REVISION OF ANTI-CULTISM BILL FOR STIFFER PENALTIES ENTERS 2ND READING
An amendment proposed to give the state’s 17-year old anti-cultism law stronger teeth to cow offenders into submission has entered the second reading in the legislature. Titled, “Cross River State Public Order Prohibition of Secret Cult and Offensive Weapon Amendment Bill, 2019, it is sponsored by the Deputy Speaker, Rt. Hon. Joseph Bassey who also represents Calabar South II State Constituency. Bassey’s rationale for the revised version of the law is that cultrelated violence and killings especially in Calabar, has continued to thrive because, according to him, the extant law of 2002 that provides for a jail term of one and two years respectively for first and second offenders, was
not strong enough to discourage involvement in cultism.
He thus proposed an amendment that prescribes five and 10 years for first and second offenders respectively as jail
terms to serve as deterrent to wouldbe cultists. The Deputy Speaker also proposed that the Police be given reasonable period to detain cult suspects for proper investigation and prosecution. Contributing to the motion for the amendment, the Chief Whip and member for Calabar South I, Rt. Hon. Okon Ephraim described cultism as a serious problem that could negate the industrialization drive of government if not curtailed since no investor would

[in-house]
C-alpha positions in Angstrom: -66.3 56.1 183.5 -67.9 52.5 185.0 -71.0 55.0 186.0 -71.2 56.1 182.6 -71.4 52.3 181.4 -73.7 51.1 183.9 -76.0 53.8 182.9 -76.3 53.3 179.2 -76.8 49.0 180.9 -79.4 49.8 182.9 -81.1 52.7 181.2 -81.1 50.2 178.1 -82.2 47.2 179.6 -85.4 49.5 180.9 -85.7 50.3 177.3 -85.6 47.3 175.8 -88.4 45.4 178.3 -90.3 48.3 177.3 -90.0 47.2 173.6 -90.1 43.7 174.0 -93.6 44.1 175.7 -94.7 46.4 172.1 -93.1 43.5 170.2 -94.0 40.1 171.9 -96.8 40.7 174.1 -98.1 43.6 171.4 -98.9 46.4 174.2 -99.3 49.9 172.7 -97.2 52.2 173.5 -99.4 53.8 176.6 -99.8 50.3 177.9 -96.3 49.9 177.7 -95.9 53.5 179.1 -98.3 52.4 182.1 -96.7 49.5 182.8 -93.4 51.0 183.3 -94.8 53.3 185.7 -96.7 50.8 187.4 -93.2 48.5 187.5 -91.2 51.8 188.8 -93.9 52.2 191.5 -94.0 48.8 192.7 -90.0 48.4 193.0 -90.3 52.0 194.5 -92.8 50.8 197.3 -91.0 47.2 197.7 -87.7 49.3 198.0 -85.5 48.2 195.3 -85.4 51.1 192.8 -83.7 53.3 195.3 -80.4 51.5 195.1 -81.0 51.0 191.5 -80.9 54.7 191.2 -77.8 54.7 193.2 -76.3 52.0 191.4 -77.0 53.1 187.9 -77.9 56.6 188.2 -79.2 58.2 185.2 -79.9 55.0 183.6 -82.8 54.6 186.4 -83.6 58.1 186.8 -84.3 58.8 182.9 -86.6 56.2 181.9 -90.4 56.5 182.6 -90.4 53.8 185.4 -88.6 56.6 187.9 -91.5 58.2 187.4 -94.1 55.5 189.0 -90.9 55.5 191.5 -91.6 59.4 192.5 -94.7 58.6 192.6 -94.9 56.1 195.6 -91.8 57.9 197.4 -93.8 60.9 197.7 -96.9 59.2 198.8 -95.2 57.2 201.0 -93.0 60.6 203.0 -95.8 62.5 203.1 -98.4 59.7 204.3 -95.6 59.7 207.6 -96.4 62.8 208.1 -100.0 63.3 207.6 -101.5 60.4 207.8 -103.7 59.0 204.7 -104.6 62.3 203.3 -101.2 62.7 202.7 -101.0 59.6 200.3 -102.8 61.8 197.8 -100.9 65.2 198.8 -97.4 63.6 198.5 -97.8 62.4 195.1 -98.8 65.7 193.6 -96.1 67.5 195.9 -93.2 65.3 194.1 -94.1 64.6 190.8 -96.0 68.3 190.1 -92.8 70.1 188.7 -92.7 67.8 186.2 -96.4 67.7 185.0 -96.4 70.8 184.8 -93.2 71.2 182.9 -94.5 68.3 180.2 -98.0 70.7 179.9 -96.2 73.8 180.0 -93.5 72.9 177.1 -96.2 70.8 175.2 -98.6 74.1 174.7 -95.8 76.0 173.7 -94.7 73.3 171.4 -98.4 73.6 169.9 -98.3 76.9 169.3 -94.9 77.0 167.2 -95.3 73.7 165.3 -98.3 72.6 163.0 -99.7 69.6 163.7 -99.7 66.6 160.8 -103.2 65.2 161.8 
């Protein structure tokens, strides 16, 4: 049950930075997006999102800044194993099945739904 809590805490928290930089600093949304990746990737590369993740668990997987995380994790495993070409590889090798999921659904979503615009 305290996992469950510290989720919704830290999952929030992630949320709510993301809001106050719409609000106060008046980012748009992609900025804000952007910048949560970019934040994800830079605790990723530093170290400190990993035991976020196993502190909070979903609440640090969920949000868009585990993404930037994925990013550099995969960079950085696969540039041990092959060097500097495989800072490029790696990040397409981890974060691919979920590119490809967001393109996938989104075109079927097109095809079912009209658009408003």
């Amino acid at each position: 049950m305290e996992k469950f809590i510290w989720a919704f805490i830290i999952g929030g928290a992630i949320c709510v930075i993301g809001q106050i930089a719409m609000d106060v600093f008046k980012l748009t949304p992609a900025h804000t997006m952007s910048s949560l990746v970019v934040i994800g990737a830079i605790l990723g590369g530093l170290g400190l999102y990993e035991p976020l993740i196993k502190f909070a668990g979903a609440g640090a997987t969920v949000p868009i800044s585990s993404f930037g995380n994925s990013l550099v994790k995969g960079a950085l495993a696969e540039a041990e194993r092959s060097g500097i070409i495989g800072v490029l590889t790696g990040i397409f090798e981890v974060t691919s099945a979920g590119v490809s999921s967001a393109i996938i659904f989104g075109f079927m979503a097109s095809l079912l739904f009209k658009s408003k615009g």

be willing to invest in an insecure environment. According to Ephraim, cultism in the state can only be nipped in the bud if offenders are sufficiently punished after being prosecuted and sentenced.
The Speaker of the House, Rt. Hon. Eteng J. Williams thereafter committed the amendment bill which received members’ overwhelming support to the House Committee on Security for stakeholders’ engagement. Similarly, the Cross River State Food Safety Bill, 2019 has been read the second time in the House.>>